Blake Chimney Sweep Term Paper

Blake Chimney Sweep Term Paper - William Blake, in his...

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Songs of Innocence and Experience , wrote two poems entitled The Chimney Sweeper. In short, one of them offered an Innocent view and the other one Experienced. I believe the form of Blake’s collection, Songs of Innocence and Experience , is something that requires the reader to recognize the duality of the work and read both versions of The Chimney Sweep as one poem fragmented into two. These poems cannot stand alone, so it is fair to consider them two parts of the same whole. The thing which breaks the poem, then, and is its ultimate effect, is the disparity between Innocence and Experience. Though I doubt Blake would ever say that Innocence and Experience could ever be reconciled, they do exist as inseparable counterpoints to one another. That is, they are synergistic, conjoined poems branded under different labels of ownership. The inconsistencies between these poems of the same namesake are established through Blake’s use of tone, image, and form –all of which are interrelated- and, once exposed, offer the reader a distinctive consciousness of the underlying effect of this disjoined poem. (To avoid confusion, the two poems will henceforth be designated The Chimney Sweeper (I) and The Chimney Sweeper (E).) The tone and diction of The Chimney Sweeper (I) start out on a bleak note, describing the reality of a young chimney sweeper’s situation. In the first quatrain, we learn that he is a motherless child, sold into servitude by his father to sleep in soot. What follows, it seems, should be some lamentation or aggravation over his earthly lot. Instead, the tone changes and the speaker delves into the spiritual world with confident optimism. Another, younger sweeper, Little Tom Dacre, whose head “curl’d like a lambs back” (6),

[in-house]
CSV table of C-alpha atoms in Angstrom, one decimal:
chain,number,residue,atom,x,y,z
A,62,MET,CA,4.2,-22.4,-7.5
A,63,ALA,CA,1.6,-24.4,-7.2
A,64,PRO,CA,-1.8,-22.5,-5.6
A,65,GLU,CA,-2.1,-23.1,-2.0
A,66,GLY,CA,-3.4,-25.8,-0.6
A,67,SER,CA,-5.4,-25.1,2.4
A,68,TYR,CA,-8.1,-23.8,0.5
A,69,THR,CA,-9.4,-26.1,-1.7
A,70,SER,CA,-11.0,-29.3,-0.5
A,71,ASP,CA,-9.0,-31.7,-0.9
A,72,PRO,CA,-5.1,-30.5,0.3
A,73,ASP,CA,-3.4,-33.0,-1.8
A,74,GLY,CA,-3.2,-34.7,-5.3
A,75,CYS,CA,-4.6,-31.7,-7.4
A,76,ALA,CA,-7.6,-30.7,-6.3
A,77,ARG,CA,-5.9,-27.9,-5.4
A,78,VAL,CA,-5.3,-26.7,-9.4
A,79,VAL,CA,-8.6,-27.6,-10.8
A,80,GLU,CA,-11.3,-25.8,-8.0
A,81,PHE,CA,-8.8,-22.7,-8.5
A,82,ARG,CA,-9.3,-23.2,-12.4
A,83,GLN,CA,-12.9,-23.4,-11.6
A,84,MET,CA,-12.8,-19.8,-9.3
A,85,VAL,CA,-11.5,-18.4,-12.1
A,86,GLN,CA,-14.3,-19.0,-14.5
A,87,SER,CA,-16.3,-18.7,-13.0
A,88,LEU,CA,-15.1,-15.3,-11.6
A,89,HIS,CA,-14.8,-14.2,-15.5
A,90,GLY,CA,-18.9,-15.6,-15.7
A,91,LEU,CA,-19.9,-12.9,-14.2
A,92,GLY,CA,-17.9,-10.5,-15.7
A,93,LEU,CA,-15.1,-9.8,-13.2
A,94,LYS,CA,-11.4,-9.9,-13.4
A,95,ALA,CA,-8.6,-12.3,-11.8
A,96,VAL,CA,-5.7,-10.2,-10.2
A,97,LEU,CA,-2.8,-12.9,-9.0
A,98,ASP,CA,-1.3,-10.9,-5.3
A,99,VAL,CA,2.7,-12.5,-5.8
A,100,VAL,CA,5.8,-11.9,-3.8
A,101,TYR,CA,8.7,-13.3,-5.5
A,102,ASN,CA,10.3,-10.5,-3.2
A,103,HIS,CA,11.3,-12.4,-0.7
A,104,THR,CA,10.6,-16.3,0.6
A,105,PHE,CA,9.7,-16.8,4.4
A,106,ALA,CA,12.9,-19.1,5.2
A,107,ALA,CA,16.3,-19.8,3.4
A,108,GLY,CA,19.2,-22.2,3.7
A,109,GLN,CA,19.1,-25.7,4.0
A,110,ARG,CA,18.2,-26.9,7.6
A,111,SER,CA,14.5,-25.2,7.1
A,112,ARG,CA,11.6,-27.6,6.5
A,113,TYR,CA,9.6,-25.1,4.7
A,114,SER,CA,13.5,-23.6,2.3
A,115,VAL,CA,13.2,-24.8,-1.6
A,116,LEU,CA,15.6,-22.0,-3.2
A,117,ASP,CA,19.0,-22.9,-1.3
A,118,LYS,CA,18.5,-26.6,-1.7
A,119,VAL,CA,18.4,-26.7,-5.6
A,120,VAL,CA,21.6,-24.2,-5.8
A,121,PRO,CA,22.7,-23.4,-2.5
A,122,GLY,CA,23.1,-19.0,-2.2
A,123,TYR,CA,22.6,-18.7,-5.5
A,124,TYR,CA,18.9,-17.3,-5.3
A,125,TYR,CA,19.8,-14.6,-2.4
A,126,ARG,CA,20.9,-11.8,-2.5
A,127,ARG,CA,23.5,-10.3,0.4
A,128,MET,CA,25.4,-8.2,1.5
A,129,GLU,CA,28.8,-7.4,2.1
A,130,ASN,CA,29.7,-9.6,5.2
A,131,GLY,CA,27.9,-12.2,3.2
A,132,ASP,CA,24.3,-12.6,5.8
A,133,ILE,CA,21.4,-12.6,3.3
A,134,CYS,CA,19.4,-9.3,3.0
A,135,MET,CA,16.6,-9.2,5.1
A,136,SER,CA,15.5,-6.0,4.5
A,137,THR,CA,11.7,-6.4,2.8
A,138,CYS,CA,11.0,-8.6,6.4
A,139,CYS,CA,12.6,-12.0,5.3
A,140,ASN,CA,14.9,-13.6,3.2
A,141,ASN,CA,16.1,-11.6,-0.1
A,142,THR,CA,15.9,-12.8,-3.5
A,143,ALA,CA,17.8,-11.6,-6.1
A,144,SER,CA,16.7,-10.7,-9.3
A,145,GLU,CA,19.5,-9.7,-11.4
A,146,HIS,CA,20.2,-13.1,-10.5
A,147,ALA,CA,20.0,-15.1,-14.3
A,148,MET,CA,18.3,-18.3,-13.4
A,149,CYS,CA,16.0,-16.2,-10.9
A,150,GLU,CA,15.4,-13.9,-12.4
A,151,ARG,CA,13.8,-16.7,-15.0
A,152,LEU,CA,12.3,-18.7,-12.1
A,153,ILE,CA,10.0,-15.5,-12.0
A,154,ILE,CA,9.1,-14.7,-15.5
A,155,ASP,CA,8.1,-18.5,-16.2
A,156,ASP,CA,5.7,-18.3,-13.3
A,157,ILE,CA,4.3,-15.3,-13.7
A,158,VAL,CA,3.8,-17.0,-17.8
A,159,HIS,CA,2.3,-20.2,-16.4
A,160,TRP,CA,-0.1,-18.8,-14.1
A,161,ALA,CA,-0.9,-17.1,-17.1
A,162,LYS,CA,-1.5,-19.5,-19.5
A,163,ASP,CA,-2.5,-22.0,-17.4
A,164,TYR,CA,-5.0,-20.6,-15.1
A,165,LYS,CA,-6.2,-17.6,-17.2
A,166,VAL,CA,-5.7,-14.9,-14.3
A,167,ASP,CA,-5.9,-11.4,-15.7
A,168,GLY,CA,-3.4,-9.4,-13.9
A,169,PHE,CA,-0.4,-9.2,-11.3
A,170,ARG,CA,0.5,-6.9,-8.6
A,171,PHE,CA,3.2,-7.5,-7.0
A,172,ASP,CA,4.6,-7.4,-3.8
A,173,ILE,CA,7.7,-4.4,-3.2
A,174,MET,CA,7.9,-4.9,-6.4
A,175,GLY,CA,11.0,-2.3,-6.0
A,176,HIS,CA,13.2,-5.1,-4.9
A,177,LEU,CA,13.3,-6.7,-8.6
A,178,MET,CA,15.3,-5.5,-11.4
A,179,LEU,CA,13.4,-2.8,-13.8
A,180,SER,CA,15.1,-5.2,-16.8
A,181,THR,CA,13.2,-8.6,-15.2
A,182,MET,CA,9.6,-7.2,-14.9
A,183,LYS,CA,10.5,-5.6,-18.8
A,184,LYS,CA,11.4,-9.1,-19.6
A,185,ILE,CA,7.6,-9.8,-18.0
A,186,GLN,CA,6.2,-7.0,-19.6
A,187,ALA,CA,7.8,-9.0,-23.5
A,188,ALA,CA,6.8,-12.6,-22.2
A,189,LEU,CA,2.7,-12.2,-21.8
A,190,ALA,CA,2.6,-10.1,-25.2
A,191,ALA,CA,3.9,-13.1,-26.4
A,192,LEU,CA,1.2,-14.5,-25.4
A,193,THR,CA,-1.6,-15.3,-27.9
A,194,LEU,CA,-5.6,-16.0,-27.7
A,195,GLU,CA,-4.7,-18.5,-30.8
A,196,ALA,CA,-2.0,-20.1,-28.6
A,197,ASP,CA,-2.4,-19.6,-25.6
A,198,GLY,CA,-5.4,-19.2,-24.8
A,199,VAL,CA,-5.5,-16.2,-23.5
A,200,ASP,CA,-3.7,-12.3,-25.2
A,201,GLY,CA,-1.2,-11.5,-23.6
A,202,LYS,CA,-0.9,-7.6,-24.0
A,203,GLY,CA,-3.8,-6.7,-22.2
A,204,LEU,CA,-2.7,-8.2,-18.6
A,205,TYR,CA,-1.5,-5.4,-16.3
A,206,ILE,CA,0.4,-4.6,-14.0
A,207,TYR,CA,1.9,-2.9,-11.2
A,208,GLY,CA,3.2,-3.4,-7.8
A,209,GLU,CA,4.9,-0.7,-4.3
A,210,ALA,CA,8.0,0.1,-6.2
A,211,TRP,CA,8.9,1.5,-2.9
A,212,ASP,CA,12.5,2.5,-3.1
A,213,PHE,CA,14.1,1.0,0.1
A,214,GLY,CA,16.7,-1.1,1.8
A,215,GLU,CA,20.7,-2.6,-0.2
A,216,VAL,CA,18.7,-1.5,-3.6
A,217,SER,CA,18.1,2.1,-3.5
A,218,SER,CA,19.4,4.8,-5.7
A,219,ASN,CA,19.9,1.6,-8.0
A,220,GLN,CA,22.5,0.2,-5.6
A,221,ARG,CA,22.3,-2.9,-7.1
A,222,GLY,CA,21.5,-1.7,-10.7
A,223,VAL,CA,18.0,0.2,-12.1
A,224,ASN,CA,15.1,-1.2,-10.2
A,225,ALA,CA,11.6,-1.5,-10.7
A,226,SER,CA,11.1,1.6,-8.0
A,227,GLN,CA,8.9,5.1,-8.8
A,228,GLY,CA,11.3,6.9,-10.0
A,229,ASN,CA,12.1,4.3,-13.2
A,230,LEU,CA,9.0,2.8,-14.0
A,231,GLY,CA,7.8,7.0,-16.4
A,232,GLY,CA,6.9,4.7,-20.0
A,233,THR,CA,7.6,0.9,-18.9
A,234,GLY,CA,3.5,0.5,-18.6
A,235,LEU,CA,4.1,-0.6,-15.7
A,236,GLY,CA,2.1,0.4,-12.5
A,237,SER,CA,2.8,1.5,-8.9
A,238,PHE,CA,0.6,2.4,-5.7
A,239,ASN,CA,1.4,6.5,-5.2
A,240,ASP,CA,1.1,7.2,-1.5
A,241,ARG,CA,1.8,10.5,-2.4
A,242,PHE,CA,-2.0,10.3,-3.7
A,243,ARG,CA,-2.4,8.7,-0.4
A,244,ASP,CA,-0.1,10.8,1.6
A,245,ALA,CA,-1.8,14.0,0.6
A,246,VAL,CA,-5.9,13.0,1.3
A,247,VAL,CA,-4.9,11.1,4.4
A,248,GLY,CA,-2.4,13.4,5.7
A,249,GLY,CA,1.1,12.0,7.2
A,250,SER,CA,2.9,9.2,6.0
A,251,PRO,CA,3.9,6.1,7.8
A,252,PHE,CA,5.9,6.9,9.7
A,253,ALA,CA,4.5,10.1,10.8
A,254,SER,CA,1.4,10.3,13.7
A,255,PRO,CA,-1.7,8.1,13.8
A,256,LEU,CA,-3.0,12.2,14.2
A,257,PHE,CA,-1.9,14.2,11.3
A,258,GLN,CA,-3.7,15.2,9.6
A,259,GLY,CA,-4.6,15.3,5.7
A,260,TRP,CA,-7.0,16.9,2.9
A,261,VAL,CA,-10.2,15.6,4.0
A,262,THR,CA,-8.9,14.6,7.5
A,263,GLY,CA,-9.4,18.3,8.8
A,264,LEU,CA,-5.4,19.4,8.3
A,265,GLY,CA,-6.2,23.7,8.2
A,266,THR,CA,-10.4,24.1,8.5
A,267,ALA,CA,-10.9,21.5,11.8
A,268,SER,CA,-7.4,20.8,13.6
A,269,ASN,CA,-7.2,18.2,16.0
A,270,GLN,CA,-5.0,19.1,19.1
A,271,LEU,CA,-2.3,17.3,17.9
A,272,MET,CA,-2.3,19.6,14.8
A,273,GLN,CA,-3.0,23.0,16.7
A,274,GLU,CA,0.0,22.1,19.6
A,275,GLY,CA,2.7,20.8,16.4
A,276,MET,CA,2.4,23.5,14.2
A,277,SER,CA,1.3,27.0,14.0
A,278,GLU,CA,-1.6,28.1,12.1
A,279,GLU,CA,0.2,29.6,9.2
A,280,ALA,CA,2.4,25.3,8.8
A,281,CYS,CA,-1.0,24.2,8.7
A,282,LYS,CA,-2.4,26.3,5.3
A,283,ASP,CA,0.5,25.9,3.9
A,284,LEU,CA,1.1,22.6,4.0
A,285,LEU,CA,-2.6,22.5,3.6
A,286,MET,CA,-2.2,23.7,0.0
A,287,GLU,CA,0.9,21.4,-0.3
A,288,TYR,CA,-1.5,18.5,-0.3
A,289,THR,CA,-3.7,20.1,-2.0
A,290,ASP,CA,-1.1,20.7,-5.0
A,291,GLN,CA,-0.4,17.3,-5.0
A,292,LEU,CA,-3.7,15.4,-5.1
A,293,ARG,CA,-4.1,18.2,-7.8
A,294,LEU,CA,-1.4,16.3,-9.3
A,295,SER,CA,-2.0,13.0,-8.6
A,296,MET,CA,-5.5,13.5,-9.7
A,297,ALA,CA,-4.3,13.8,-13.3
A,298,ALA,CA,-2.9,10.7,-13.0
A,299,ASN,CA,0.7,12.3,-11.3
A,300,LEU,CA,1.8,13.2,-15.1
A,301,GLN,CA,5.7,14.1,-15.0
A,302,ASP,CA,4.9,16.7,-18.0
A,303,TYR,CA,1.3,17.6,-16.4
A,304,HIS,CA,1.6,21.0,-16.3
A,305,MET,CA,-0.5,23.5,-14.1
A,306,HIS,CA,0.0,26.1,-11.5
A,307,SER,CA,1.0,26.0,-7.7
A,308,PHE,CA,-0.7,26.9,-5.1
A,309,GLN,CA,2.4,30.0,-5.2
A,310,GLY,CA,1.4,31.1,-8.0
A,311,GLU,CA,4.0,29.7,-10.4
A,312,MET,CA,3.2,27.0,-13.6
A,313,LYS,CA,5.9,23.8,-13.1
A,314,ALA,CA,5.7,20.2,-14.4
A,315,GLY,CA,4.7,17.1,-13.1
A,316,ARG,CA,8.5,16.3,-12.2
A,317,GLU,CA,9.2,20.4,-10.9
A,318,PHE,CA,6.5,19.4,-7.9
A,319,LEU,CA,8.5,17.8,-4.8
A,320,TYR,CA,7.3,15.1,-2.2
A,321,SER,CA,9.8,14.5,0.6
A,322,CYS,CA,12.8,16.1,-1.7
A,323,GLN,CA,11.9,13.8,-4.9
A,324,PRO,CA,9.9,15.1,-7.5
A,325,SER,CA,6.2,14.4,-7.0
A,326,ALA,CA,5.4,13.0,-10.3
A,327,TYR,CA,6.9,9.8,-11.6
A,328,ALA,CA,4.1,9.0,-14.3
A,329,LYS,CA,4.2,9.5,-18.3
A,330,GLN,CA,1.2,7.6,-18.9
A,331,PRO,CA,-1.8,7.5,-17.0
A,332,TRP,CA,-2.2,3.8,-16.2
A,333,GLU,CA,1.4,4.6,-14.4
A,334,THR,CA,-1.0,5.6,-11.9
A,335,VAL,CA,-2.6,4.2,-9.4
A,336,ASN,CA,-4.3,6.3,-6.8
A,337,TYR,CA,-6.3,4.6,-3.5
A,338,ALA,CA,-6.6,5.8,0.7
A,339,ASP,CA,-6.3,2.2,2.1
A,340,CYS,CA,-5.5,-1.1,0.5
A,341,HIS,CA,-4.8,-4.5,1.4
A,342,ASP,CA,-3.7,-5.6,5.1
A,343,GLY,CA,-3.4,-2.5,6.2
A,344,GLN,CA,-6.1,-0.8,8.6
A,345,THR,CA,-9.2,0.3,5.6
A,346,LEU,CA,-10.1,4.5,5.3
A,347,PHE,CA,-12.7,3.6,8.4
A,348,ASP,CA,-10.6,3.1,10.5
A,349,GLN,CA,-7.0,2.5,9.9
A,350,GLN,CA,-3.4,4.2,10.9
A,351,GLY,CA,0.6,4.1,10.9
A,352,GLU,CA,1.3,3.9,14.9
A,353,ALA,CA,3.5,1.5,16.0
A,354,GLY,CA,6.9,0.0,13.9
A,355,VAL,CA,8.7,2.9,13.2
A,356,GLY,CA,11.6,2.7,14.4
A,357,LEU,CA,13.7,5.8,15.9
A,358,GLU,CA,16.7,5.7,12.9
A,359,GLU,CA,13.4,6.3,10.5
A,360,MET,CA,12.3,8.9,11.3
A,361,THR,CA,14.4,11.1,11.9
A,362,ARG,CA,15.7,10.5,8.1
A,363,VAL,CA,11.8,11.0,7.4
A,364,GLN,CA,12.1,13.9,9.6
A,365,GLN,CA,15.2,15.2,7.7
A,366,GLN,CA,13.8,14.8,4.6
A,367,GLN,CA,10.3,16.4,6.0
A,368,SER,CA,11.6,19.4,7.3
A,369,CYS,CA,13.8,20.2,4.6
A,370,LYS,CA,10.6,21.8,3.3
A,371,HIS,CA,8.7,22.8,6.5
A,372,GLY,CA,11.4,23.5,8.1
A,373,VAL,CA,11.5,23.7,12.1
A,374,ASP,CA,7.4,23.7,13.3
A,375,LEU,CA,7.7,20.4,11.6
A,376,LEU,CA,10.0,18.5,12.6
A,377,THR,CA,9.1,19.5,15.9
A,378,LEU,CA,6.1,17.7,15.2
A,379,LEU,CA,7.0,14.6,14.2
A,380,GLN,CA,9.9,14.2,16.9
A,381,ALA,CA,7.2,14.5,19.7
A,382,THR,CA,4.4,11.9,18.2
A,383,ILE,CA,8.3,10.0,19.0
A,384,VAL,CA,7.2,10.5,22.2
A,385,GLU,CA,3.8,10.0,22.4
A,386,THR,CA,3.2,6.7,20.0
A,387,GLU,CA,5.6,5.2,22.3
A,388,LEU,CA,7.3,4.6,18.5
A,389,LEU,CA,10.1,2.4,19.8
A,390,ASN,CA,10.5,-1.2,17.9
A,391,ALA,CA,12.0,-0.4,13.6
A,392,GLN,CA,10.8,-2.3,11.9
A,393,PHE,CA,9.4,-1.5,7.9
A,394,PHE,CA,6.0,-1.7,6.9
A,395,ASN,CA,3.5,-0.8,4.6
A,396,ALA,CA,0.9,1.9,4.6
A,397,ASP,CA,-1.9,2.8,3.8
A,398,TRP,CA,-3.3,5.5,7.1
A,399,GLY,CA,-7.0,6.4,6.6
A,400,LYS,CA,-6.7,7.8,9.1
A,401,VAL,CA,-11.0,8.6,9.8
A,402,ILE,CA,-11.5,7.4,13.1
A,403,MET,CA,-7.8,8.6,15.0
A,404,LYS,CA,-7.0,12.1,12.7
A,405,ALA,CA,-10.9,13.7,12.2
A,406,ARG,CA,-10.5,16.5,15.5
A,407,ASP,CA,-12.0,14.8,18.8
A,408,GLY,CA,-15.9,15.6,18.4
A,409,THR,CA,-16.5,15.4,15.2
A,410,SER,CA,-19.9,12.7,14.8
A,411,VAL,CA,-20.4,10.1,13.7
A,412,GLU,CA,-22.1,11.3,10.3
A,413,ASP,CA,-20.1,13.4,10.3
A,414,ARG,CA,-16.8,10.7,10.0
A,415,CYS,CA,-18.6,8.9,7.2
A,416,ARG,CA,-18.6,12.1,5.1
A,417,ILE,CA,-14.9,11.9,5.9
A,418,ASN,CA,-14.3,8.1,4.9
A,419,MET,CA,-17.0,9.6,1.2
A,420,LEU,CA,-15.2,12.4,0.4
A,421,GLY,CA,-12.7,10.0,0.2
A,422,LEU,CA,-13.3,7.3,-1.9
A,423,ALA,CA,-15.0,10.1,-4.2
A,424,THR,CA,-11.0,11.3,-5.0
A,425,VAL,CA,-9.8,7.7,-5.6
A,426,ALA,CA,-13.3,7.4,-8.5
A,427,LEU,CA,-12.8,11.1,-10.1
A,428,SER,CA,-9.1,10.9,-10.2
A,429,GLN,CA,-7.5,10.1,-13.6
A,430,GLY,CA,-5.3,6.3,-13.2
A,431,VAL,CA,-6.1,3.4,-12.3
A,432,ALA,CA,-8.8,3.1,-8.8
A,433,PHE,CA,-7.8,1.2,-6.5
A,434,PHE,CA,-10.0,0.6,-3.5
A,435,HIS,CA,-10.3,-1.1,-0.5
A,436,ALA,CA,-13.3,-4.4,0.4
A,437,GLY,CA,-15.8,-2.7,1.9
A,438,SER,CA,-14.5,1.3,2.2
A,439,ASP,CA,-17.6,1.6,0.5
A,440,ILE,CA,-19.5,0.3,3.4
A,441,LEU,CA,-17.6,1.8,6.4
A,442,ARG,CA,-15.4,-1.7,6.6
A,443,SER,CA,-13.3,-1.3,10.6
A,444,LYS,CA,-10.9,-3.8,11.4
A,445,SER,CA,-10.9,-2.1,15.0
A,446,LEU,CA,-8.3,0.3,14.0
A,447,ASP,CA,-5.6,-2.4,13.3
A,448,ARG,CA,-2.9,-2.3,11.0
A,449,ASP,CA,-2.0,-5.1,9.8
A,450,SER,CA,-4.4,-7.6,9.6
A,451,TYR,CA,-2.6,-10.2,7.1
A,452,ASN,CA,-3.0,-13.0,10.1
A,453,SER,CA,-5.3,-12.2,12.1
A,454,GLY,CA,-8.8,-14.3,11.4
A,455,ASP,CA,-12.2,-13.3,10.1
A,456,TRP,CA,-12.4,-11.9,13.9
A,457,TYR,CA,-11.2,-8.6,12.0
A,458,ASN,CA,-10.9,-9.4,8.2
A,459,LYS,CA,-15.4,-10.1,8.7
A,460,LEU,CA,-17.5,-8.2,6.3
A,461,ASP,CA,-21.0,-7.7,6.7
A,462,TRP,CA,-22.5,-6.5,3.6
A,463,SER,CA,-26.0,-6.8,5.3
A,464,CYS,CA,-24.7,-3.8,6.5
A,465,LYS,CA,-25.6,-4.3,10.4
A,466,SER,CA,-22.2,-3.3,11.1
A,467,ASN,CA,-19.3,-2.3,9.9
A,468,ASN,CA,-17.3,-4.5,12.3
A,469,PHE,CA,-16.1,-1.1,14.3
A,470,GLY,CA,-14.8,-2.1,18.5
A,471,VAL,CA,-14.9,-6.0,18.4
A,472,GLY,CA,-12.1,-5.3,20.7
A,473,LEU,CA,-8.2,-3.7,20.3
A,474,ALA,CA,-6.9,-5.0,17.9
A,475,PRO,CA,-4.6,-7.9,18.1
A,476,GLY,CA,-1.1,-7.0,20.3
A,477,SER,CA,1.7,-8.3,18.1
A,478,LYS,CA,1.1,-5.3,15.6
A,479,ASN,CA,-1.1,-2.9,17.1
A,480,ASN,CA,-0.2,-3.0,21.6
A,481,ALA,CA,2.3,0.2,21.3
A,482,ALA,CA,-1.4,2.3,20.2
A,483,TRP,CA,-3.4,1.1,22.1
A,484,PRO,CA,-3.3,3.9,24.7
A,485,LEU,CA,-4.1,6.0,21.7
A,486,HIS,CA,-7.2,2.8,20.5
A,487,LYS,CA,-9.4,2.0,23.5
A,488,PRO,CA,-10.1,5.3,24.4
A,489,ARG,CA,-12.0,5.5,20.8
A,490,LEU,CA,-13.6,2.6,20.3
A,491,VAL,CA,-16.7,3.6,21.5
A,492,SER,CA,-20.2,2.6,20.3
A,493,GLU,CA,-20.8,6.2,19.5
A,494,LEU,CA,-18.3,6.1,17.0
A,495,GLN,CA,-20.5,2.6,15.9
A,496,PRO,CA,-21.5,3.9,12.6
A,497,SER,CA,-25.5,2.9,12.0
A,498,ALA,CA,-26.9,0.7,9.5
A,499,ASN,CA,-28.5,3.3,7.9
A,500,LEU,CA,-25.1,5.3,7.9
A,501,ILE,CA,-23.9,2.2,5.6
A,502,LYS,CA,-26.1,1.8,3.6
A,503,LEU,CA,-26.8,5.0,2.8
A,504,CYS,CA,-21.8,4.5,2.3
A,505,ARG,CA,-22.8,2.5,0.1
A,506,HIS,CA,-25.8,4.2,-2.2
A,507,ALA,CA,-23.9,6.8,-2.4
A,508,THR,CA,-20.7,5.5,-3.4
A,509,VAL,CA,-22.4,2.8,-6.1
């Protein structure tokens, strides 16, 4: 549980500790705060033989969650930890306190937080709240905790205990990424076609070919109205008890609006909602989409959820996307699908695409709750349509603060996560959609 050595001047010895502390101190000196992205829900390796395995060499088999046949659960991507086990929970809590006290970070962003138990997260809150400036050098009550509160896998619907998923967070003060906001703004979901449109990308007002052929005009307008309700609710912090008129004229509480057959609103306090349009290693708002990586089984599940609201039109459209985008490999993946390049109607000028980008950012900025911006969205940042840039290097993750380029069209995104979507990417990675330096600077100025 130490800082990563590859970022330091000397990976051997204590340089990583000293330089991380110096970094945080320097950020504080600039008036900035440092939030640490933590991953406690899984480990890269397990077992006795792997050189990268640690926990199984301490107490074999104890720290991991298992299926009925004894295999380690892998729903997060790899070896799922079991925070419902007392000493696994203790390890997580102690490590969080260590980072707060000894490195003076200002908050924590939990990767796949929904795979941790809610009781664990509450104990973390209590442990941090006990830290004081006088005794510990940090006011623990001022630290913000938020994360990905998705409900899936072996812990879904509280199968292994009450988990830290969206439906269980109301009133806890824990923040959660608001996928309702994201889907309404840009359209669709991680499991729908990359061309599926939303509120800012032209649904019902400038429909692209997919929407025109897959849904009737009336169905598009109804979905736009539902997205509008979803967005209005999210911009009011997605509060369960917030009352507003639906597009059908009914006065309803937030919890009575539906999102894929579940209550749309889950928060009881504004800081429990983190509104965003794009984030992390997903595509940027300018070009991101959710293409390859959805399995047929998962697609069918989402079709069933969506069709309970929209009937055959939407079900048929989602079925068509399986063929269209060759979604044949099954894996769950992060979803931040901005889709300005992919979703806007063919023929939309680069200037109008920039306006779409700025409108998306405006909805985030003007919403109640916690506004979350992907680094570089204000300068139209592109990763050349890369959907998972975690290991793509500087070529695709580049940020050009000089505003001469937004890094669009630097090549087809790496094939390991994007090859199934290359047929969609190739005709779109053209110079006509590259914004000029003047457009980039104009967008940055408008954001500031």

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Blake Chimney Sweep Term Paper - William Blake, in his...

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